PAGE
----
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Sellers of sex toys capitalised on all that alone time
[NEW YORK] Well, the data bears out what we expected. Sex toys are selling.
Adam and Eve, a company with franchised locations across North America and an online store, reported a 30 per cent increase in online sales in March and April based on the same time period last year.
Other big companies that do most of their sales online also saw an uptick. Wow Tech Group, which owns We-Vibe and Womanizer, reported that online sales for both brands were more than 200 per cent higher this April compared to last year.
And as Vice reported in April, online sales for products through Cotr Inc, the company behind B-Vibe, Le Wand and the Cowgirl, were roughly three times higher this March than they were last year. Alicia Sinclair, the chief executive, said that the numbers have continued to climb, with April's sales surpassing March's by 80 per cent.
Some of this can be chalked up to lockdown boredom. (Also, during the height of stay-at-home orders, Amazon seems to have continued to ship sex toys, despite their nonessential status.)
But while big, corporate sex toy retailers seem to have thrived, the same cannot necessarily be said for brick-and-mortar sex shops. As consumers rush to buy sex toys from websites, businesses that usually rely on foot traffic and interpersonal connections with customers are suffering.
Sid Azmi, 37, the owner of Please, a store in Brooklyn that has been open for roughly six years, explained that despite having an accompanying online shop, she cannot compete with bigger online retailers.
Ms Azmi said that small businesses often charge more for sex toys: They do not get bulk-buying discounts from distributors, and they cannot afford to have huge sales on their products. Customers are usually willing to pay more, she said, because of the friendly service and education stores like Please can offer.
"The reason why people come to us rather than buying from Amazon or bigger sex shops like Adam and Eve is because we offer in-house education, conversations, our time and our recommendations," she said. "It's that one-on-one personable service that we can't promote through online sales."
Shag, a store that features a collection of body-safe sex toys that has been in the Brooklyn borough of New York since 2009, is also feeling financial strain. Samantha Bard, 45, one of the store's owners, said that while online sales have risen slightly in the last two months, the store is selling far less than it would if the brick-and-mortar shop in Williamsburg was still open.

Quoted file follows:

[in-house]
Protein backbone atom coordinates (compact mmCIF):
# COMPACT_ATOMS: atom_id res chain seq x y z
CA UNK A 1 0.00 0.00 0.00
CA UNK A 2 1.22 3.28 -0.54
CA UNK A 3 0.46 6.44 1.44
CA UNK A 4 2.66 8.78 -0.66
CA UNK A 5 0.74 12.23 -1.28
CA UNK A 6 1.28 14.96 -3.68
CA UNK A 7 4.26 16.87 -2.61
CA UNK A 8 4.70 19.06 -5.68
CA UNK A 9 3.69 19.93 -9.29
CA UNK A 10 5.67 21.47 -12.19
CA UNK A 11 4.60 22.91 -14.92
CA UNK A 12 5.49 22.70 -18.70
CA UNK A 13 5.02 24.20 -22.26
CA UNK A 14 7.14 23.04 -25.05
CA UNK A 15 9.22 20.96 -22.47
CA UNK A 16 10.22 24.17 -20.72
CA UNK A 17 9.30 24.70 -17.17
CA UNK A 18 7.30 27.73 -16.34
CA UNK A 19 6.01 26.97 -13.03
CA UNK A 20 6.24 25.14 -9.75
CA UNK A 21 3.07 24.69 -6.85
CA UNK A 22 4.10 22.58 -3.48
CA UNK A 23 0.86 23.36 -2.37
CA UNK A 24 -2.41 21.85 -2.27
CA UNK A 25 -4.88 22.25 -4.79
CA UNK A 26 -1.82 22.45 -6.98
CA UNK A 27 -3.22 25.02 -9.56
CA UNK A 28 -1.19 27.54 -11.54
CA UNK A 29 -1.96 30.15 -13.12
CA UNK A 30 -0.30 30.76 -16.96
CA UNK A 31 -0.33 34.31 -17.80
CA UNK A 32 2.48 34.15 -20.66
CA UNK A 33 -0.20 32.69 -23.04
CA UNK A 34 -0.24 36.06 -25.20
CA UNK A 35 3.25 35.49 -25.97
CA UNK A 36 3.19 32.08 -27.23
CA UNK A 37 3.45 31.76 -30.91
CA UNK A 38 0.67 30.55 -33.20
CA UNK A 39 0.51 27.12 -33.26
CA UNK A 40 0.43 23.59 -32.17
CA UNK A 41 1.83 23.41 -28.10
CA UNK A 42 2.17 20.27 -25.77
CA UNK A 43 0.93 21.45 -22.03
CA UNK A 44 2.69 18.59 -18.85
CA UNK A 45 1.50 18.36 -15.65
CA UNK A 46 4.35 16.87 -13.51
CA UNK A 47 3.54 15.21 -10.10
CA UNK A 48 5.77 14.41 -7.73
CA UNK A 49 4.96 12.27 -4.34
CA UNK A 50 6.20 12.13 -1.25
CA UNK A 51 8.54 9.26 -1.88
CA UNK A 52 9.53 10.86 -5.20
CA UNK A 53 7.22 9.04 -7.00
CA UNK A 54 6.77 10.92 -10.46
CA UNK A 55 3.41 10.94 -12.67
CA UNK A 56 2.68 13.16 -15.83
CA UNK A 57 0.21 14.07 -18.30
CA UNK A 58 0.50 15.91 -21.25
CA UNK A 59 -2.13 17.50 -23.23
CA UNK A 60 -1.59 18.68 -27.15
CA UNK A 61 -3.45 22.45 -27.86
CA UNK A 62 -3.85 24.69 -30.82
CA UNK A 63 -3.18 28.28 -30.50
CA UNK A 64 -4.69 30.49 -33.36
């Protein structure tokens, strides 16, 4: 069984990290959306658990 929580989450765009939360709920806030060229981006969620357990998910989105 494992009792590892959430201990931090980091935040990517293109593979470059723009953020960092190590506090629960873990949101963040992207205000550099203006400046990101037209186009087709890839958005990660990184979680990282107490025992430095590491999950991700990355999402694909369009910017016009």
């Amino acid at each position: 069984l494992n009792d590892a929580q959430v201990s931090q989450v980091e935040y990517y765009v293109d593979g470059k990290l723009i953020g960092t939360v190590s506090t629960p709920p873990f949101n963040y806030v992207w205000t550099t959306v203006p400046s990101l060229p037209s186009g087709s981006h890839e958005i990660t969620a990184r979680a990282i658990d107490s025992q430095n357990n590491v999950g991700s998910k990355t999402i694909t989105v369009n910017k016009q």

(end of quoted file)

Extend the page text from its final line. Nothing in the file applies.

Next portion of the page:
As a result, the owners have tried different tactics to succeed online: They have started selling locally made face masks; they have revamped their online store and added more products to it; they have even integrated with Amazon, so potential customers can find the store's products there.
"We're hoping that that will generate some people to come back after they've made their first Amazon purchase, maybe they'll come back to our own web store and purchase through us," Ms Bard said.
In addition to single-location sex shops, established chains in New York are also hurting. Lisa Finn, a representative from Babeland — a chain with three of its four locations in New York City — said that, though online sales are higher, it is not enough to make up for how much the stores usually sell in person.
Glen Buzzetti, the CEO of Romantic Depot New York, said that since shifting to online-only, and offering same-day delivery, sales from the website have surged: Online sales in March and April were roughly 12 times higher than they were this time last year.
Yet it does not compare to how much the business, known for its massive, depot-style locations, usually sells from its physical stores.
"It's not enough to make a difference where it's going to be able to pay our rent," he said. "That's the reality: Our bills are higher than what is coming in."
Sex shops in other cities, further along than New York in easing restrictions, are still struggling to adapt to new, mostly online business models.
Darling Way, in Houston, was able to open its doors to the public again on May 1. But Beth Liebling, 54, the owner and founder, said that the store is quieter now than it ever has been in its four-year history. The store's sales in May were 70 per cent lower than what Ms Liebling had projected in January.
"People aren't out and about very much," she said. "They just aren't in a big spending mood."
Serene Martinez, the owner of Pink Bunny in San Francisco, said that it had been a generally positive experience. Though Pink Bunny has not been able to open its doors to the public yet because of California's restrictions on retail stores, Ms Martinez has been able to connect with customers through one-on-one Zoom calls where she acts as a personal shopper, as well as through the store's YouTube channel.
June Pilote, a sex educator, said that part of the reason boutique and smaller sex shops are struggling right now is because their prices are higher.
"Sex toys are something that can really help you explore your gender and your sexuality, but they're also expensive," he said.
He said that to avoid spending money on a product that is not right (it is usually not possible to return a used sex toy), people should take the time to research the toys they are buying.
Local shops may also be able to provide more education and community. Luna Matatas, a sex and pleasure educator in Toronto, said sex toys made from materials like jelly can be toxic.
She said safe materials include medical-grade silicone, stainless steel and glass.
Ms Liebling emphasized that, though sales may be high for big online retailers, the next few months will be uncertain for business owners like herself.
"I don't think I'm the only one that's just looking around and going, ‘Can we do this? Can we actually survive, financially?' "